IoS film review: Amour
An unflinching drama tackles the cinematic taboos of old age and degeneration
Sunday 18 November 2012
Austrian maestro Michael Haneke is sometimes thought of as a film-maker with a message to impart – a message that has variously been interpreted as "We're all under surveillance", or "Western culture is screwed" or "Mainstream cinema rots the soul". But in his new film, the message seems rather gentler than usual. This time, it might be summed up as: "Why don't you go and call your old mum?"
Amour is the latest in a series of indisputably great films from a director whose work, nevertheless, has at times felt like a bitter dose of medicine. Haneke's newest offering feels more compassionate than we're used to from him. Still, I'd recommend it with certain caveats. It's a film you might not care to see if you have elderly parents, or if you're old yourself, or unwell; or if you know, or ever have known, anyone who falls into these categories; or if you simply happen to be mortal. In fact, you might find Amour unbearably close to the bone if you're in any way affected by the human condition. Because there's no one on earth who isn't in one way or another affected by Amour's subject: ageing, physical frailty and death.
Daunting as it might sound, Amour is nonetheless an approachable and involving drama. It's about an elderly Parisian couple named – like so many Haneke couples – Georges and Anne (Jean-Louis Trintignant, Emmanuelle Riva). They're classical musicians, deeply at ease in each other's company and still in love after a lifetime together. One night they come home from a concert to find there has been an attempt to burgle their flat. It's no big drama – except that this attempted invasion is the first thing that disturbs their calm. It's the prelude to death knocking at the door.
Soon after, Anne suddenly goes into a momentary trance. This sequence is brilliantly orchestrated to the background sound of a running tap, proving that Haneke is an expert at quasi-Hitchcockian suspense. Things turn bad, then inexorably worse. Anne has had a stroke; she starts using a wheelchair; her wrists seize up. None of this is spelt out dramatically, but is indicated in jumps between episodes: we see a mechanical bed installed in the couple's room, then notice Anne's bedside table laden with pots, wipes and other medical impedimenta. Haneke once made a terrifying "home invasion" drama, Funny Games, and, in its way, Amour belongs to that genre: it's about a home invaded by mortality.
The subject might seem to allow no reassurance. Yet there's a consistent undertone of tenderness to the drama: as the title suggests, this is a film about love, enduring under siege. The film is note-perfect in evoking the couple's familiarity and the way that they still have surprises for each other; there are extraordinary intimate scenes in which Georges tells Anne some of his childhood memories, things that, after all this time, she still doesn't know. Or perhaps he's telling her them for the umpteenth time – the delicacy of the film is such that we never really know.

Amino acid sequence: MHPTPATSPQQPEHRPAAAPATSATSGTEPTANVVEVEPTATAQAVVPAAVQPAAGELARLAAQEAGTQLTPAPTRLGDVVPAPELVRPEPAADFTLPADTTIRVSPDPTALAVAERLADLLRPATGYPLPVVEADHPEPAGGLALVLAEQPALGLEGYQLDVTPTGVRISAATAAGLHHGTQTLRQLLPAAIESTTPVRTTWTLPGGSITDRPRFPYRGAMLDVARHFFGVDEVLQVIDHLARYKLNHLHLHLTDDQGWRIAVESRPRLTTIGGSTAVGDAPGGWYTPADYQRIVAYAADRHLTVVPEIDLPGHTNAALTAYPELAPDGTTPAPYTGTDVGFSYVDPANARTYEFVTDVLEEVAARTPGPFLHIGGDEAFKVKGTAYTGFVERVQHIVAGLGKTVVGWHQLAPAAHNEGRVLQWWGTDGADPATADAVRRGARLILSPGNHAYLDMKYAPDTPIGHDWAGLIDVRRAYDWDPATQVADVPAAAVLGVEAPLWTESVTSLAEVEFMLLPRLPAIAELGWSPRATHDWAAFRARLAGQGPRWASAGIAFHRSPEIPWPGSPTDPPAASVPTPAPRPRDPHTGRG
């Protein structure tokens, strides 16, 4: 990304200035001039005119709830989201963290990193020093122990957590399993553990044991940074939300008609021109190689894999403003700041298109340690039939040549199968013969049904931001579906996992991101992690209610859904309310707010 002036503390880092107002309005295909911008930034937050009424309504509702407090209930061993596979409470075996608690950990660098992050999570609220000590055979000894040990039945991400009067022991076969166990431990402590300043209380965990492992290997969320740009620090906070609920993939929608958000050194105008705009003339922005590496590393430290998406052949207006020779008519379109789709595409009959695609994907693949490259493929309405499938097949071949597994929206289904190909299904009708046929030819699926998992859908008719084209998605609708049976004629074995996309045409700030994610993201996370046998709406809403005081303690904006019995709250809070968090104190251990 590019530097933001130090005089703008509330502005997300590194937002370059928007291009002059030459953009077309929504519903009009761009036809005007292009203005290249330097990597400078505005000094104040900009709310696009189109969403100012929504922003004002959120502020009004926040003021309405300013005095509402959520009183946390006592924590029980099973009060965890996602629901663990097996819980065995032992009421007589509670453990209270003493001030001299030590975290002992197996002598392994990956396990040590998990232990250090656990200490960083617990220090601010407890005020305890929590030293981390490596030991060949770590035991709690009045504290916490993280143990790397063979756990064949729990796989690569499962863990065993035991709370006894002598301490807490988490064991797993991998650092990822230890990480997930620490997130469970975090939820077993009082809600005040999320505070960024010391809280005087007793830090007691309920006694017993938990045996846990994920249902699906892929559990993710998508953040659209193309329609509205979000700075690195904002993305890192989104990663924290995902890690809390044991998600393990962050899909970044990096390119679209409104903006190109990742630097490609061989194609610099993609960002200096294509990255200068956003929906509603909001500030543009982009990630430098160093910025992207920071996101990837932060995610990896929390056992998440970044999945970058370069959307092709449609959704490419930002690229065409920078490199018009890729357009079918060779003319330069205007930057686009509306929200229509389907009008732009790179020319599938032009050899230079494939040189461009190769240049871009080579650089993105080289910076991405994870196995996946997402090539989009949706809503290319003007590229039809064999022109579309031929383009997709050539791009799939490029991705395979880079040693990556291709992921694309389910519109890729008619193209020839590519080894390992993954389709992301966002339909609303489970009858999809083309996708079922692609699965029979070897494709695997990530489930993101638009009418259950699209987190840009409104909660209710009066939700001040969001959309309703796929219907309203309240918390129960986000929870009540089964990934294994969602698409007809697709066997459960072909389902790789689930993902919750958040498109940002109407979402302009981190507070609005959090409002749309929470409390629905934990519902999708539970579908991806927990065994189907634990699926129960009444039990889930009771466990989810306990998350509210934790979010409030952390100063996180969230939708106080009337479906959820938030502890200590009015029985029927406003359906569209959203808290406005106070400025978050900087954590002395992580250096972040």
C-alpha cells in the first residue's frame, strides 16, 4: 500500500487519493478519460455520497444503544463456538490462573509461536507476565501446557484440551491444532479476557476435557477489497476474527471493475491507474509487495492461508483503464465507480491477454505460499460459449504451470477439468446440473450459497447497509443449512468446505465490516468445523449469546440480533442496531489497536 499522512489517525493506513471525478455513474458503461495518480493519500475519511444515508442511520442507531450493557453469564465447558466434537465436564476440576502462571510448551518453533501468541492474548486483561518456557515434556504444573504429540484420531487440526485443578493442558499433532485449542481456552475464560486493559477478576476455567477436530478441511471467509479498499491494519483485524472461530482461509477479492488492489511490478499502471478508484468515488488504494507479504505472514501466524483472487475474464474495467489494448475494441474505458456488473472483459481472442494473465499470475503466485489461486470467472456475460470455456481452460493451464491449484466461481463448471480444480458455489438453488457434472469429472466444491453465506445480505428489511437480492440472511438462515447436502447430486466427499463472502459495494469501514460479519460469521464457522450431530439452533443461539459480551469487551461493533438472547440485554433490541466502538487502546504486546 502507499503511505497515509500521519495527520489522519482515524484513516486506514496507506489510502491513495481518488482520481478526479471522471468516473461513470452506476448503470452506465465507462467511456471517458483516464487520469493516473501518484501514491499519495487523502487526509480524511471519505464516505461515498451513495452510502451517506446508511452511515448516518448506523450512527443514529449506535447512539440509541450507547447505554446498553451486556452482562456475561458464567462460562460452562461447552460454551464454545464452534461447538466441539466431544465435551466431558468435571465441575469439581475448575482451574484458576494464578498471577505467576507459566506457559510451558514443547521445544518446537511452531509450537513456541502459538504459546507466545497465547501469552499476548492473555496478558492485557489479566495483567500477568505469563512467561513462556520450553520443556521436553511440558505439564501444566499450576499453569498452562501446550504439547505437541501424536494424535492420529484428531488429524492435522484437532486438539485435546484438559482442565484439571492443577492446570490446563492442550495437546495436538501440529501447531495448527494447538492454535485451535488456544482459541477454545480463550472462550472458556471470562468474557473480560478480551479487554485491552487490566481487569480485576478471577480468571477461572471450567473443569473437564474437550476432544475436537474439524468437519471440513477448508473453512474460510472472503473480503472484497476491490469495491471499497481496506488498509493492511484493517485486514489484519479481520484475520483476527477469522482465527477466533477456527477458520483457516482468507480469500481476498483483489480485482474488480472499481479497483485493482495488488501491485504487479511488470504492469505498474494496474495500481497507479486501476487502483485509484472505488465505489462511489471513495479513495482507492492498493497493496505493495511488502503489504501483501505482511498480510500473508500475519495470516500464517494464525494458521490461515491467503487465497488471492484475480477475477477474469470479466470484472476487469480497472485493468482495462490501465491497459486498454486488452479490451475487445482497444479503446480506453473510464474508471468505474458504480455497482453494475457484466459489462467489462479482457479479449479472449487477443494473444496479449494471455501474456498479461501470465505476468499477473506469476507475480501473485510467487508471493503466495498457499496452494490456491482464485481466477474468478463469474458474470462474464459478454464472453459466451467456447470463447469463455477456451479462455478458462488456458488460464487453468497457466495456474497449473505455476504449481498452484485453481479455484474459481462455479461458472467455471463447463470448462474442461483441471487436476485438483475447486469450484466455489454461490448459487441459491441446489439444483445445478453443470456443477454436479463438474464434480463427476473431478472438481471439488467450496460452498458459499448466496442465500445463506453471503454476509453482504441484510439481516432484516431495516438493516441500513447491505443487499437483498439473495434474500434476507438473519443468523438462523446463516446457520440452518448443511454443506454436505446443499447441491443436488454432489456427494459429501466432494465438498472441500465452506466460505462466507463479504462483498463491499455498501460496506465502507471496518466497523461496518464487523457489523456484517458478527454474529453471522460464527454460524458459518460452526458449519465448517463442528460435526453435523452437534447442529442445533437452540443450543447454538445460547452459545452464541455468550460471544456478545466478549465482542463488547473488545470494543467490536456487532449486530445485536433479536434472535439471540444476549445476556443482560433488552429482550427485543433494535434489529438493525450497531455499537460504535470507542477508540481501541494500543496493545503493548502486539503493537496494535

Trintignant, aged 81, and Riva, 85, have long, illustrious pedigrees in European cinema – Trintignant has worked with Rohmer, Costa-Gavras, and Bertolucci in The Conformist, while Riva was a radiant and cerebrally sexual presence in Alain Resnais's Hiroshima Mon Amour (1959). What they both bring to Amour, above all, is the history of their own bodies and beings.
Both actors give superbly modulated performances as cultured people suddenly confronted with the terrible reality of their corporeal decay. But it's nothing less than an act of extreme bravery on Riva's part to play Anne – to act out the physical ordeals that could beset anyone of her age. It's unsettling, and awe-inspiring, to see the candour with which Riva takes part in scenes (being washed, being lifted off the toilet) that involve the absolute vulnerability and exposure of the body in decline. Riva's enactment of physical indignity makes it all the more dignified a characterisation: her Anne is, in a realistic everyday context, as close as cinema gets to a female Lear.
Rigorously staged and soberly photographed by Darius Khondji, Amour is set almost entirely in the couple's flat, which seems to close in on them gradually. Haneke plays a few narrative tricks, but they are simple ones – disconcerting shifts of time, space and point of view.
As a theme, old age is virtually taboo in cinema, one that's rarely been addressed seriously: notable exceptions are Leo McCarey's 1937 melodrama Make Way for Tomorrow and Yasujiro Ozu's deathless Tokyo Story (1953).
But no one has gone quite as far as Haneke in exploring the topic, or done so with such unforgiving honesty. The tough message of Amour is that, finally, neither family nor culture, nor even love, will protect any of us from the solitude of the brink. (A characteristically brittle Isabelle Huppert plays the role of the couple's daughter; the audience is left to decide whether her character is that of a villain, a victim or a humanly complex combination of both.)
Amour does not make for comfortable viewing, but Haneke treats his audience as intelligent grown-ups in a way that no other film-maker does. If you're adult enough to watch it, then you'll find Amour a profound and bracing experience – and one that, like it or not, will tell you more about your life (yes, yours, sooner or later) than you'd imagine cinema would ever dare.
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